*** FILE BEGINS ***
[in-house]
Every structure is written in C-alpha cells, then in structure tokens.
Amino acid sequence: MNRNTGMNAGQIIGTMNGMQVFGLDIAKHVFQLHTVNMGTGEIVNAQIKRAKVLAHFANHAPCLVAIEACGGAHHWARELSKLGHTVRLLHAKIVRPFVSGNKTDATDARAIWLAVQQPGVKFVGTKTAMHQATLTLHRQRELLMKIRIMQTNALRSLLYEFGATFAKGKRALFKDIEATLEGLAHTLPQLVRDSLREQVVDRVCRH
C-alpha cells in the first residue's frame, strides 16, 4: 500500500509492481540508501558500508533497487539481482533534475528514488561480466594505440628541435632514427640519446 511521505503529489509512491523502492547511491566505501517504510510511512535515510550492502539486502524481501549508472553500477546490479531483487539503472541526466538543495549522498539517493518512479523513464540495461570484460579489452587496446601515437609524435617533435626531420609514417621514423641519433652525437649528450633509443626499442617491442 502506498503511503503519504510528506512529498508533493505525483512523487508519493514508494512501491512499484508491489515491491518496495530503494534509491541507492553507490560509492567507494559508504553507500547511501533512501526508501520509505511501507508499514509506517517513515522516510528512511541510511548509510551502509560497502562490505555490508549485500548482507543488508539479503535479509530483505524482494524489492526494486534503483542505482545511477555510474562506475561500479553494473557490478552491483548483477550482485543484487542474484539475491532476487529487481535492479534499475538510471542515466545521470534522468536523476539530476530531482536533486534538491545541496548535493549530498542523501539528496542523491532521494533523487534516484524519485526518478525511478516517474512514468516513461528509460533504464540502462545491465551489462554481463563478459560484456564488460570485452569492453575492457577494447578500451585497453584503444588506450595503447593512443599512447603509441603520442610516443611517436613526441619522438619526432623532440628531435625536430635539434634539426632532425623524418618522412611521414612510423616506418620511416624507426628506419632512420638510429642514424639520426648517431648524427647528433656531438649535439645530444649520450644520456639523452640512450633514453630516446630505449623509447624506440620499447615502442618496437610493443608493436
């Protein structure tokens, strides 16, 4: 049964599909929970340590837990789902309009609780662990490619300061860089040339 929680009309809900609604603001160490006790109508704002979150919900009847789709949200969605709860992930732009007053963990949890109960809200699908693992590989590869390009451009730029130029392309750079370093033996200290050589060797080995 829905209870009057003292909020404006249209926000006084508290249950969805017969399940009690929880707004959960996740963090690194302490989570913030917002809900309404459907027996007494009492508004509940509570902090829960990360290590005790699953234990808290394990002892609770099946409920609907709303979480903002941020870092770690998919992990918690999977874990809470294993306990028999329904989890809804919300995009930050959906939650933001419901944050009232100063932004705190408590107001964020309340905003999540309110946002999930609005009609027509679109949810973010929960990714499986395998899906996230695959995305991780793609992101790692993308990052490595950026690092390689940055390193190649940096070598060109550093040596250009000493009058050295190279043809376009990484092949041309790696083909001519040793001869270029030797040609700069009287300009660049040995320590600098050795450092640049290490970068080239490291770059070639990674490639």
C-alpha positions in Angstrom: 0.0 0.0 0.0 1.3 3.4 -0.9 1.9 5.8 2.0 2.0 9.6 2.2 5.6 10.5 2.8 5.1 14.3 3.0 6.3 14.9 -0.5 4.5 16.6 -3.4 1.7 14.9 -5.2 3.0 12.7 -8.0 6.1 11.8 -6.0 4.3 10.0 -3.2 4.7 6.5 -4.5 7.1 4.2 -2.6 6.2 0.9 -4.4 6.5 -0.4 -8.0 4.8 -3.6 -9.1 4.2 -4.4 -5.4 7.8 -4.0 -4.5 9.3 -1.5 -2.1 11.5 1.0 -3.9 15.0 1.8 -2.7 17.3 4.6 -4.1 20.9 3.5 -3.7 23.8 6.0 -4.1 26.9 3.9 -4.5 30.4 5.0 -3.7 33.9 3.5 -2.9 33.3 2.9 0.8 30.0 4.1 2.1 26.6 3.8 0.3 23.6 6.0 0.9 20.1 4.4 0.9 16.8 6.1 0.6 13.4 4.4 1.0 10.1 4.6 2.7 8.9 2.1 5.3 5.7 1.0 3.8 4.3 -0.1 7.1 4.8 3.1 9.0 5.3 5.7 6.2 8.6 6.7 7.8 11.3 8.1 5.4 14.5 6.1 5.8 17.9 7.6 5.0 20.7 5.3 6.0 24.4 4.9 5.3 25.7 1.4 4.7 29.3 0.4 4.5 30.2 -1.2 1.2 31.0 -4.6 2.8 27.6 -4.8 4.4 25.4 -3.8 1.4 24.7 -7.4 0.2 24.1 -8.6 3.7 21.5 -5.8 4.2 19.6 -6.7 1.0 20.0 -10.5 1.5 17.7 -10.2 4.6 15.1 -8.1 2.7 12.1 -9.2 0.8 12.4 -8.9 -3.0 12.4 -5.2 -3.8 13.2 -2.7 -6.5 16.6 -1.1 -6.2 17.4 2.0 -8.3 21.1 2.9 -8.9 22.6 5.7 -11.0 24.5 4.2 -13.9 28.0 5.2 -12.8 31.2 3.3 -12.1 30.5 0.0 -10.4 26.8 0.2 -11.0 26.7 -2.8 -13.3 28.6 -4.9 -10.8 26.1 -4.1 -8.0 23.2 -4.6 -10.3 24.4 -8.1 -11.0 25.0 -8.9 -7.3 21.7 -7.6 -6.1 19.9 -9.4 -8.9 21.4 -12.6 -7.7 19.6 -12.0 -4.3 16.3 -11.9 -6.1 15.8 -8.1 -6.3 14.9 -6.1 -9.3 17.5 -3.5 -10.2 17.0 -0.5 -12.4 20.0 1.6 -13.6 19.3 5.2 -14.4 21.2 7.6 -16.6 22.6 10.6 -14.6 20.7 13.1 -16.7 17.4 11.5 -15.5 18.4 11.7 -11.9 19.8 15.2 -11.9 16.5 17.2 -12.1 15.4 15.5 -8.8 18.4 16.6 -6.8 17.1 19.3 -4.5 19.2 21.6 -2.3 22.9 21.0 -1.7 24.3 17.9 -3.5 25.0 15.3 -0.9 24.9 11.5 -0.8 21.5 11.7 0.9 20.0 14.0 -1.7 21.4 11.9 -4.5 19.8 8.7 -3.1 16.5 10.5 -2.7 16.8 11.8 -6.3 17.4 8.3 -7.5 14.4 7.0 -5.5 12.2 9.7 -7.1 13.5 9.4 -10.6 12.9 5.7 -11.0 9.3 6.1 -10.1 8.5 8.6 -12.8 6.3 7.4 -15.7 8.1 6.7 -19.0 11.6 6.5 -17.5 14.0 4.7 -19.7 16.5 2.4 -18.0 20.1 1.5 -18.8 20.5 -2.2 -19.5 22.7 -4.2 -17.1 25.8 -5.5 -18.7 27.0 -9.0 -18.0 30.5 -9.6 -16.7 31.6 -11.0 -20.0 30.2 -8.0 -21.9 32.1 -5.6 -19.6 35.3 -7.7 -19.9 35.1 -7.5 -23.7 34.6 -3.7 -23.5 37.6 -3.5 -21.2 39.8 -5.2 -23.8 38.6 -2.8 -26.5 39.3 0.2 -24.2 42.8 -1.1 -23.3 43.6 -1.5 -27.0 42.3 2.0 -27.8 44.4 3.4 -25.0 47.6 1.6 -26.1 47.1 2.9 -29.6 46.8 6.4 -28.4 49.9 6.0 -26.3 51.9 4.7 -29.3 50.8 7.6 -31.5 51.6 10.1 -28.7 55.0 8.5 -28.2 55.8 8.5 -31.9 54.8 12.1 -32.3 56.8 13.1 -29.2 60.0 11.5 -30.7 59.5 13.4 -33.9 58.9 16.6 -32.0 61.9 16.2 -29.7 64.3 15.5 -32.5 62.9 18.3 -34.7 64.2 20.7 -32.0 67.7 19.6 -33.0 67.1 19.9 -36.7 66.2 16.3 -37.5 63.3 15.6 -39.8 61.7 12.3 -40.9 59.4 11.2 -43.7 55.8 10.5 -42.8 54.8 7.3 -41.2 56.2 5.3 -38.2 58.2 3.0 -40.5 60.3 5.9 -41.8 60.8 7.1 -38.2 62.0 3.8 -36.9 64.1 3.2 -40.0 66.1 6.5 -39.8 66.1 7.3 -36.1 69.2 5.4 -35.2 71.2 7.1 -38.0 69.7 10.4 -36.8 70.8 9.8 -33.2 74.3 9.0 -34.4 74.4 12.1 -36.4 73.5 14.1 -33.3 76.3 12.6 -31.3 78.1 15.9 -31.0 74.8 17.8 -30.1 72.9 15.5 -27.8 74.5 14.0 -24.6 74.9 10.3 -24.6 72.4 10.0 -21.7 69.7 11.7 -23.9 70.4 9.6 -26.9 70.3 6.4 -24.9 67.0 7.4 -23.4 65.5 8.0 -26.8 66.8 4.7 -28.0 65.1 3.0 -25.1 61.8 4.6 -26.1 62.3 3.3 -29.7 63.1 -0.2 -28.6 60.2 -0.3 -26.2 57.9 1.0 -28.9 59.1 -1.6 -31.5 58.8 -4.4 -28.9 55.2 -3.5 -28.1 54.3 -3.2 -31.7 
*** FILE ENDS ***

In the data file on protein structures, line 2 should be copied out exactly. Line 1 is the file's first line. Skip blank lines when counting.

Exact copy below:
Every structure is written in C-alpha cells, then in structure tokens.